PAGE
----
Coming of age, transitioning from childhood to adulthood, means bridging the gap between self and others. While all people must ultimately grapple with the means by which to take care of the self while also acknowledging the needs and wants of others, the Holocaust raises greater questions about the evil in human nature. Are all people capable of unimaginable cruelty, or is the Holocaust a truly isolated event? As Levine points out, the Nazis portrayed the Jews as “evil,” leading to a massive campaign of mind control and brainwashing that enabled the perpetration of the genocide (“Nove Mesto, 1939”). The multitude of perspectives that are revealed through Hana’s artifacts adds maturity to the situation. When reaching adulthood, one must always remember that the world is diverse and heterogeneous. Hana has become the hallmark for innocence, like Anne Frank. The experiences of children during the Holocaust show that once human beings reach the age of maturity and become classified as adults, they may be capable of harm and annihilation that only the most brutal bully would appreciate.

Coming of age represents the tragedy of human existence, symbolized by the Holocaust. The ability to learn from the Holocaust and mature from it with wisdom epitomizes the ideal response to the tragedy. Moreover, coming of age is both a collective and personal occasion. Hana’s Suitcase represents the journey from childhood to adulthood in deeply symbolic ways. A suitcase symbolizes travel, but in the case of Levine’s story, the items contained therein also tell the story of humanity as it continues to unfold its tragic-comedy upon the world. The Japanese children depicted in the book had also witnessed tragedy and suffering, and the nation of Japan has had its own coming of age. Maturity means empathizing with those who might be different but who have also suffered, and through the collective consciousness can come to terms with how to live a life more ethical, whole, and just. The development of intelligence and human maturity evolves in Hana’s Suitcase, through the eyes of distant human beings, having a deep effect on the overall meaning of the story as readers contemplate cruelty, suffering, forgiveness, and growth.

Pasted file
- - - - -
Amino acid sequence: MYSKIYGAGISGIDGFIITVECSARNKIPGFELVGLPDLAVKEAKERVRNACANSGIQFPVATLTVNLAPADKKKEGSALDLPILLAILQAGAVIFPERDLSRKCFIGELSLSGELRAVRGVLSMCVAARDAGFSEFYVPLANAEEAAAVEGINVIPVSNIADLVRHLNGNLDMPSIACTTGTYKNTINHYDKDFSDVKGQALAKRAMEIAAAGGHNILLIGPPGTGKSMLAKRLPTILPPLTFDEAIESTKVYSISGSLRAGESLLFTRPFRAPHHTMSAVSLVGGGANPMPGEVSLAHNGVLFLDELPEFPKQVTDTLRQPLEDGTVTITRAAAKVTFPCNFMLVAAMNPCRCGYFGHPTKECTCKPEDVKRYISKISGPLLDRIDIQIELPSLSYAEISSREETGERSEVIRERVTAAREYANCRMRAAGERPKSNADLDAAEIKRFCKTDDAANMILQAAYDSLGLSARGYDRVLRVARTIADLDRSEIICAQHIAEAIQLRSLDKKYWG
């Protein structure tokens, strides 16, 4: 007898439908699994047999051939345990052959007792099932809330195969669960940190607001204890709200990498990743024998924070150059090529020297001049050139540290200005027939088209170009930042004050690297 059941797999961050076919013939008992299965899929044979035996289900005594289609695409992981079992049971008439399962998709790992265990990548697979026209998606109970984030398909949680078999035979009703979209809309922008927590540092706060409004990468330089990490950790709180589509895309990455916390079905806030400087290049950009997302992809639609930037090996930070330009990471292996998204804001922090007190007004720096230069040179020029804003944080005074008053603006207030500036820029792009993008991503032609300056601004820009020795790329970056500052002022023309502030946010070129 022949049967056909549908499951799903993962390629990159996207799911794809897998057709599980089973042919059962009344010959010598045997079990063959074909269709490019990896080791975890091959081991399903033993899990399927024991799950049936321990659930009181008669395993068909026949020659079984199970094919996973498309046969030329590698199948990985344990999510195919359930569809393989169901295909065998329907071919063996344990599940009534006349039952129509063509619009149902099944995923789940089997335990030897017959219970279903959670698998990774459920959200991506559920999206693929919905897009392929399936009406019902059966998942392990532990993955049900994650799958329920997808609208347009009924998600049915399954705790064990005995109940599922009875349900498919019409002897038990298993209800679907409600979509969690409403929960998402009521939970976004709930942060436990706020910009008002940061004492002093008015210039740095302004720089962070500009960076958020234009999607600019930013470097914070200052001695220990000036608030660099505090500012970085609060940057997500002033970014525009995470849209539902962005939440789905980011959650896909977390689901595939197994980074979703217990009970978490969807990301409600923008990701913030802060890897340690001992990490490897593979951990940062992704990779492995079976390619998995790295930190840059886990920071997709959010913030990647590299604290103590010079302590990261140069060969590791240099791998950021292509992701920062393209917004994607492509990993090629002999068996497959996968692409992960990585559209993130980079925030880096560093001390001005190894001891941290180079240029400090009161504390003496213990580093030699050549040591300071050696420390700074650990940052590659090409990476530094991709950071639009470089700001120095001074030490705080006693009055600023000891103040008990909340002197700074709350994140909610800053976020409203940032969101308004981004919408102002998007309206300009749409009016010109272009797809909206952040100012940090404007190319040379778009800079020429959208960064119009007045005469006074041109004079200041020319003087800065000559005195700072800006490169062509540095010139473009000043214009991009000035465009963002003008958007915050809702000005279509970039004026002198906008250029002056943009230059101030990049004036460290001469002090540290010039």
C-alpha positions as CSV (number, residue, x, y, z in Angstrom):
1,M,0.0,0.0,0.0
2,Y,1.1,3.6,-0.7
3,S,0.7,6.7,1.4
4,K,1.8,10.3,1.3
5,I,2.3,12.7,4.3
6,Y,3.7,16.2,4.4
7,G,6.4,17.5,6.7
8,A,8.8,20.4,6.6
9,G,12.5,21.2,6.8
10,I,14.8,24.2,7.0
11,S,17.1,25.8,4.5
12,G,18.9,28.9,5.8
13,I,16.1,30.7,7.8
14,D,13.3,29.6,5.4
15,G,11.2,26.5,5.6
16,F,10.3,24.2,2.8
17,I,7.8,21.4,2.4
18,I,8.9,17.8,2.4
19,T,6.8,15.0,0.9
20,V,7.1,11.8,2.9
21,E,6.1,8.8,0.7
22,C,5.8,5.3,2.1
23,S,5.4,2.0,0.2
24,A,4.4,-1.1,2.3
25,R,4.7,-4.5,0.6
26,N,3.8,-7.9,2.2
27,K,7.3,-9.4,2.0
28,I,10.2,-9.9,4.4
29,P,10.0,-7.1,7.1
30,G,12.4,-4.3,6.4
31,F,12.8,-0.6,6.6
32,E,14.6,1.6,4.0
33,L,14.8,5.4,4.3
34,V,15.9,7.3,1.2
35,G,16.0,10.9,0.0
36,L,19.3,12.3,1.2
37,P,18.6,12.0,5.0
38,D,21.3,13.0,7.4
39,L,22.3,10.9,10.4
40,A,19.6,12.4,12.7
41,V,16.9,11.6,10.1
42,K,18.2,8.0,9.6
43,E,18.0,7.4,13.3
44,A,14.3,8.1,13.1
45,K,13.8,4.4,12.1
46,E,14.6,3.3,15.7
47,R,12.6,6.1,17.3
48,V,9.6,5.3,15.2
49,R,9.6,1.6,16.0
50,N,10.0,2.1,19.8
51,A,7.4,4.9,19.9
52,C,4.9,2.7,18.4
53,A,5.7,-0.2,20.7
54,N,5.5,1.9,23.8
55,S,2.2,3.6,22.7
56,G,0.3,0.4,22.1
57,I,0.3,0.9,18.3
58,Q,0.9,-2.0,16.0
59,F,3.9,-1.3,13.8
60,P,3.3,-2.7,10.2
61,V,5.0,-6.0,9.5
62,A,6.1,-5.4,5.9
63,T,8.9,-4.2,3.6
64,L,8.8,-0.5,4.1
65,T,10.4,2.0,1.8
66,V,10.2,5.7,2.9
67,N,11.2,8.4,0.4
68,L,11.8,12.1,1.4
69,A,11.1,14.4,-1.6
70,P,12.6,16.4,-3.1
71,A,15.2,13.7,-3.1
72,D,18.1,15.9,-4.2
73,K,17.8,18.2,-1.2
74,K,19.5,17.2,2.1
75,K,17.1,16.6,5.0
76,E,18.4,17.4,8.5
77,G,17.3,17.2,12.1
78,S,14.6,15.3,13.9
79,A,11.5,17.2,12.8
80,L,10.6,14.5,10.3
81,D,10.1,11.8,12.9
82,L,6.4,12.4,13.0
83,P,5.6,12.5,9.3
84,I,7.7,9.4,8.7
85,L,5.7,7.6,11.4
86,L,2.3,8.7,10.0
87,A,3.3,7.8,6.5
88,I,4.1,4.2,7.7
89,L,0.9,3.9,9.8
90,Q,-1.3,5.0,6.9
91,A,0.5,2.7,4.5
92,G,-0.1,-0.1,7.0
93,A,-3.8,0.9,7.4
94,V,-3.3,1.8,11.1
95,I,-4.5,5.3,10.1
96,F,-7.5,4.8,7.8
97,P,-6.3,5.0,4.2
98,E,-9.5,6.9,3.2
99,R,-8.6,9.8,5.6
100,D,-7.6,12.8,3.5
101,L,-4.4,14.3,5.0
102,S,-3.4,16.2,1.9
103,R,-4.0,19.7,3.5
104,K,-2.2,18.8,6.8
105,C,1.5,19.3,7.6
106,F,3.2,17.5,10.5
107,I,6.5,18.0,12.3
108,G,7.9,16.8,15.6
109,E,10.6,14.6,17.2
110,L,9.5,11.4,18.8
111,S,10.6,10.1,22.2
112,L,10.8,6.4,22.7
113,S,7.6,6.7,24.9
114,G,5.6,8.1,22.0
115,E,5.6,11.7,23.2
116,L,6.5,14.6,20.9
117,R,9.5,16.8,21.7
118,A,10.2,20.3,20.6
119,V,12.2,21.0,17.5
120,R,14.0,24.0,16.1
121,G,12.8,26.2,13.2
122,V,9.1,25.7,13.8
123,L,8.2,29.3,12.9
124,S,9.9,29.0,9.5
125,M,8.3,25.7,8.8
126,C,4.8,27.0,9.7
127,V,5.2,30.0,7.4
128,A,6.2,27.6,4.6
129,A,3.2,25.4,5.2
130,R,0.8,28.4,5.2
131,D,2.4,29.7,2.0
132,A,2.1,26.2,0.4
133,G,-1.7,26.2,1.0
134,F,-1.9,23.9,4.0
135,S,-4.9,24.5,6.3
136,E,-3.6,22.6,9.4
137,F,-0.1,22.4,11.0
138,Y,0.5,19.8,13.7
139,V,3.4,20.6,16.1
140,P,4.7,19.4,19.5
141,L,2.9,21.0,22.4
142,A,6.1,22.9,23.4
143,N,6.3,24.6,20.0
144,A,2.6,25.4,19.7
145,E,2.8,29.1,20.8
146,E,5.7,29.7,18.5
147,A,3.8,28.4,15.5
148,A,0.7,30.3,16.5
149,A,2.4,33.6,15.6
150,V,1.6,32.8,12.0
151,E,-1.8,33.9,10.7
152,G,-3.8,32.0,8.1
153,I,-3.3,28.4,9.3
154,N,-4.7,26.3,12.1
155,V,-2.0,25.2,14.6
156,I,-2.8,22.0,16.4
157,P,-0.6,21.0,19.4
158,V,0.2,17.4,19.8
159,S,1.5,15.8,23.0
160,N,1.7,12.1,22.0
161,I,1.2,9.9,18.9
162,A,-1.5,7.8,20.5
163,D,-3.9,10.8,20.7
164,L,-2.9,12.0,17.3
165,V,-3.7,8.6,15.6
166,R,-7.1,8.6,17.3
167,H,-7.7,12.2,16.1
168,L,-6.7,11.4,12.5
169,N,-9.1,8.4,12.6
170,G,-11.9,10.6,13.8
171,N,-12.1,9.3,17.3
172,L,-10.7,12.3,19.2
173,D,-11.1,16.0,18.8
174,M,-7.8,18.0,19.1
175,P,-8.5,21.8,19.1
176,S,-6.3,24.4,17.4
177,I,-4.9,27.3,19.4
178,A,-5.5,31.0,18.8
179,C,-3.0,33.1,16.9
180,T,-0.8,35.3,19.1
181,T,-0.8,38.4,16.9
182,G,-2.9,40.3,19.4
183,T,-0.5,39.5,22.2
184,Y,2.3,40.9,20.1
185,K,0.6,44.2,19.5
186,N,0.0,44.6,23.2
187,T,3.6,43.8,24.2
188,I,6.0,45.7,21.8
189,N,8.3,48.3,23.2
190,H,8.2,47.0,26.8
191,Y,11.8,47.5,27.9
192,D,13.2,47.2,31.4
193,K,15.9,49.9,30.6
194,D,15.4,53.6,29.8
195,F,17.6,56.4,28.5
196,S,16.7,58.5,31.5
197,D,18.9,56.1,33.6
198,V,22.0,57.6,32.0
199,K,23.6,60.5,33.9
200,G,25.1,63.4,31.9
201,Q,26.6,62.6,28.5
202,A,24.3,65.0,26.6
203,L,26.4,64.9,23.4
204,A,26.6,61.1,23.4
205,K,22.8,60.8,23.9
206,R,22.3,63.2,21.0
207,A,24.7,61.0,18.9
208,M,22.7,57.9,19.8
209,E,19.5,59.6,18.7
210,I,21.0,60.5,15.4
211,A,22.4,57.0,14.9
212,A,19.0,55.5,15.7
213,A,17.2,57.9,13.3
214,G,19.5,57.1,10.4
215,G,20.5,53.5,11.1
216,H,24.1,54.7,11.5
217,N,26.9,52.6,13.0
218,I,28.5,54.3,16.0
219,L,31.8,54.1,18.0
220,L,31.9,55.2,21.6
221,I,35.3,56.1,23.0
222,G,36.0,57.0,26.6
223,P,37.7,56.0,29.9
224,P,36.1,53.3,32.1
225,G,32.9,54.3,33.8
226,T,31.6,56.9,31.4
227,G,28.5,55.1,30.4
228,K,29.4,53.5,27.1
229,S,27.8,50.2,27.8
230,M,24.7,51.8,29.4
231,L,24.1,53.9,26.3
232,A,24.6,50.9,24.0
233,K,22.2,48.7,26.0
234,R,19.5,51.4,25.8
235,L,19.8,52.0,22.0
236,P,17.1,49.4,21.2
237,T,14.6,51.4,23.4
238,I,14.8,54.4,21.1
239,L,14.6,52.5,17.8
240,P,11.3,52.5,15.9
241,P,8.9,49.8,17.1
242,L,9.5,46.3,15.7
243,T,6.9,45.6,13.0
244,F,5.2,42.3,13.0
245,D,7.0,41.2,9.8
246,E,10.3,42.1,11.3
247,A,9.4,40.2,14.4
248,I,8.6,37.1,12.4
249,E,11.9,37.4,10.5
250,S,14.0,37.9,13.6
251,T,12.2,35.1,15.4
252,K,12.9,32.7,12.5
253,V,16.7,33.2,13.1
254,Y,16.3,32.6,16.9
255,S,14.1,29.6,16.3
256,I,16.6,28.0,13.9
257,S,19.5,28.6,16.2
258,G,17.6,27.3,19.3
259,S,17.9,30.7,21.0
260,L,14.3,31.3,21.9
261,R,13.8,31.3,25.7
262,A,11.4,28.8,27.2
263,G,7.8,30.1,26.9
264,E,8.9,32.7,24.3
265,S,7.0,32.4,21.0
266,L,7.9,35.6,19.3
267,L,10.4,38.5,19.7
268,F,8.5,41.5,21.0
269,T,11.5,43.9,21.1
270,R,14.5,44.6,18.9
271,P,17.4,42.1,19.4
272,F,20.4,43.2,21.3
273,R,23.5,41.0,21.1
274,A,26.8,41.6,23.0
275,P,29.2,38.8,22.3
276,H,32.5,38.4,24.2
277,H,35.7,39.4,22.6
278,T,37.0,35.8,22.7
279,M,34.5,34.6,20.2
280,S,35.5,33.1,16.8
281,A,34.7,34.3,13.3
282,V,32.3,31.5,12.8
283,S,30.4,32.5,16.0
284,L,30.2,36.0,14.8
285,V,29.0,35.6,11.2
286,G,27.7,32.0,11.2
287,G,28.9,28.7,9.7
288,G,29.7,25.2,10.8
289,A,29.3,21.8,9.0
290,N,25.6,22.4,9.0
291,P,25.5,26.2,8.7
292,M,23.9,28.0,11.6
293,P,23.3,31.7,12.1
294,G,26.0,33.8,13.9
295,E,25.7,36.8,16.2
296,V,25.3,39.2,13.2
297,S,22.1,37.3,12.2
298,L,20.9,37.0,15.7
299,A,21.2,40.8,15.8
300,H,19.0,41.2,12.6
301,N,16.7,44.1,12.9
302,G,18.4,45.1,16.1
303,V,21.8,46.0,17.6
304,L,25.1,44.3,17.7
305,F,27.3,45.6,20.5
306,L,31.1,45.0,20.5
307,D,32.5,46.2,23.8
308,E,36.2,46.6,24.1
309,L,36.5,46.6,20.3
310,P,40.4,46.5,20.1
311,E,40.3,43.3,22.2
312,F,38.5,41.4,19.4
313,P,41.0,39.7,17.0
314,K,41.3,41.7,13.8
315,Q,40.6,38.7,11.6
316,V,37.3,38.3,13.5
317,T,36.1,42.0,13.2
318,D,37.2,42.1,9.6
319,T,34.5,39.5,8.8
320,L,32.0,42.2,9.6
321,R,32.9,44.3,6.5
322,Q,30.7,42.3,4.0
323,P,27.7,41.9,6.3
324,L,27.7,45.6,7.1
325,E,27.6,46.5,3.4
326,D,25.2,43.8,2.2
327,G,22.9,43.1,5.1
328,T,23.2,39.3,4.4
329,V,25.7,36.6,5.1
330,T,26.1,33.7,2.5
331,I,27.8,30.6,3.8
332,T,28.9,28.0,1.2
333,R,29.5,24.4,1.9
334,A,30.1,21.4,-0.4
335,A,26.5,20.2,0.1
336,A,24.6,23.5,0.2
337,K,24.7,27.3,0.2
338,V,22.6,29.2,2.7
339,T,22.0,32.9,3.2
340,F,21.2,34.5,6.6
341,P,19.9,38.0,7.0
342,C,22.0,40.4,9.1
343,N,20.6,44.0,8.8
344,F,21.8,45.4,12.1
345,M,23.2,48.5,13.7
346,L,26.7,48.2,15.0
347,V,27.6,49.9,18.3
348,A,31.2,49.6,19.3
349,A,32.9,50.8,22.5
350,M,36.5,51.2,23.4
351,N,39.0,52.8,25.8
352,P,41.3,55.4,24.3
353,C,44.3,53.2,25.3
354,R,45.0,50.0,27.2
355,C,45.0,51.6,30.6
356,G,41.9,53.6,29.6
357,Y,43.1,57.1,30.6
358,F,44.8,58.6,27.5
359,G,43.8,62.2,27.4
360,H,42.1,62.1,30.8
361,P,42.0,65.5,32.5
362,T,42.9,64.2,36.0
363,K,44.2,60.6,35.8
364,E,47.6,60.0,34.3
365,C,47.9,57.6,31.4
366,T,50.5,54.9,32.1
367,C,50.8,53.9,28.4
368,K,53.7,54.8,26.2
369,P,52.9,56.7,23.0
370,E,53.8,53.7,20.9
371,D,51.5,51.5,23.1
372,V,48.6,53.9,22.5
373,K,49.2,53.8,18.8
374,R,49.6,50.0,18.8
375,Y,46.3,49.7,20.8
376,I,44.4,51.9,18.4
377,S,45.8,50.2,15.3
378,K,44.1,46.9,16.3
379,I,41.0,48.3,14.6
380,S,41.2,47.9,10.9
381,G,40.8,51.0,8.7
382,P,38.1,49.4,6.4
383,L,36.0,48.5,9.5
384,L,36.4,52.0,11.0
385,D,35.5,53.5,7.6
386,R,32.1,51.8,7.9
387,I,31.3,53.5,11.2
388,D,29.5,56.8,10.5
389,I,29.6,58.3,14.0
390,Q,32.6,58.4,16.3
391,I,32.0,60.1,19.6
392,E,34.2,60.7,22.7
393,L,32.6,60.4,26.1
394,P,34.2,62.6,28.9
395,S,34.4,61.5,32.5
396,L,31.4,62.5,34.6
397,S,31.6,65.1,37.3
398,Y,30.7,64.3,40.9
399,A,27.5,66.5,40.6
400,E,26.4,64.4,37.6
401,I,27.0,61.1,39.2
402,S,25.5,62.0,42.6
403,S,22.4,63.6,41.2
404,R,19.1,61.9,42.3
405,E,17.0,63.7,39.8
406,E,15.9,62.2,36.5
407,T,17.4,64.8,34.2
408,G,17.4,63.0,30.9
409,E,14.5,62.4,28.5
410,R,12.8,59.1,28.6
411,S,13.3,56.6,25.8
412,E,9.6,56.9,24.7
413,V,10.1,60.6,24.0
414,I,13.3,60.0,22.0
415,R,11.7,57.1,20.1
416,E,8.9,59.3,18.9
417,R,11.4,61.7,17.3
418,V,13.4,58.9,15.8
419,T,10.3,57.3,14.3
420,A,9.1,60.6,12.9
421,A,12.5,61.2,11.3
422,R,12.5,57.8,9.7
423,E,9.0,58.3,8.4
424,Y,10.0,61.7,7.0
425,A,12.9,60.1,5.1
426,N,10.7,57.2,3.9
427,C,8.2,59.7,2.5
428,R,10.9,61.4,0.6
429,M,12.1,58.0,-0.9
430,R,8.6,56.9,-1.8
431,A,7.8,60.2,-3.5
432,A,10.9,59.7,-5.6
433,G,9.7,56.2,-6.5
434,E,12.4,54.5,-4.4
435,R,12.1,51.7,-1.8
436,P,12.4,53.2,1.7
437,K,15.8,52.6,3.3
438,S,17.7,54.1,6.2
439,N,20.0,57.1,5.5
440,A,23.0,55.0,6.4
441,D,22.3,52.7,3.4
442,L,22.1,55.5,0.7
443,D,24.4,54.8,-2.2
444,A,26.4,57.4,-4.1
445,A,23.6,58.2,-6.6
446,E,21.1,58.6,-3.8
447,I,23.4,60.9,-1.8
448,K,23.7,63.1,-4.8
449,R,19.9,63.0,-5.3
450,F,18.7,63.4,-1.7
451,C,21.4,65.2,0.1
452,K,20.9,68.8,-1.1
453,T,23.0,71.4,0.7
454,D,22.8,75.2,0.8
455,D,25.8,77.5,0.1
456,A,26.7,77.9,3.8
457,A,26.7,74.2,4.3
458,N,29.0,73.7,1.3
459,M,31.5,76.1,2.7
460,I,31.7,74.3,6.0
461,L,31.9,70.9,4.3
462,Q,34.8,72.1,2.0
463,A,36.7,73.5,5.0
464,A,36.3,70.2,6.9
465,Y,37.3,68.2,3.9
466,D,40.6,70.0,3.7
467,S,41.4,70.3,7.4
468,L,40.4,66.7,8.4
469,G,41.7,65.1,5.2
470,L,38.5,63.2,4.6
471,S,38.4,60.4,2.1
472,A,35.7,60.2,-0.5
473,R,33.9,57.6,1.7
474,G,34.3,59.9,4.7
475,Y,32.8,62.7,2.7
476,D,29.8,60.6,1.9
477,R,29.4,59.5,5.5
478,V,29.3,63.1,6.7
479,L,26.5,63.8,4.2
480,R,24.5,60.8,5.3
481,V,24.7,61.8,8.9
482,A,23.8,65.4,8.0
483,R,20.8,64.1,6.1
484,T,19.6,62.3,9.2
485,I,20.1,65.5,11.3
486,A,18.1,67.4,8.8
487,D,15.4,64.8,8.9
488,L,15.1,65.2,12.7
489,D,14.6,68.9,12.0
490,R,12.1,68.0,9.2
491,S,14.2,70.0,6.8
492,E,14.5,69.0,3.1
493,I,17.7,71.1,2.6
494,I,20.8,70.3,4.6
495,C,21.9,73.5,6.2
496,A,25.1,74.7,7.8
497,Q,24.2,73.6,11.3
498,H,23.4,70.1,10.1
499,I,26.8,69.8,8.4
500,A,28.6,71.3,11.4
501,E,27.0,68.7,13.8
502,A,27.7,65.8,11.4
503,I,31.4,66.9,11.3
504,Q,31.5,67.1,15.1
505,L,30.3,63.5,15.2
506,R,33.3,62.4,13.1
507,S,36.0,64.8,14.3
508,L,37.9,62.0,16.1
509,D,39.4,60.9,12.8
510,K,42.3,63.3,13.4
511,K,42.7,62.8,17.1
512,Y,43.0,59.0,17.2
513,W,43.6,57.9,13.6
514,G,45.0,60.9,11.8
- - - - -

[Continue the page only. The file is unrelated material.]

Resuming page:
Works Cited

Eichler-Levine, Jodi. “The Curious Conflation of Hanukkah and the Holocaust in Jewish Children’s Literature.” Shofar. Vol. 28, No. 2, Winter 2010.

Levine, Karen. Hana’s Suitcase. Morton Grove, IL: Whitman, 2002.

Rogers, Theresa. “Understanding in the Absence of Meaning: Coming of Age Narratives of the Holocaust.” Open Journal Systems Demonstration Journal Vol. 1, No. 1, 2005.

Rothberg, Michael. Multidirectional Memory. Stanford University Press, 2009.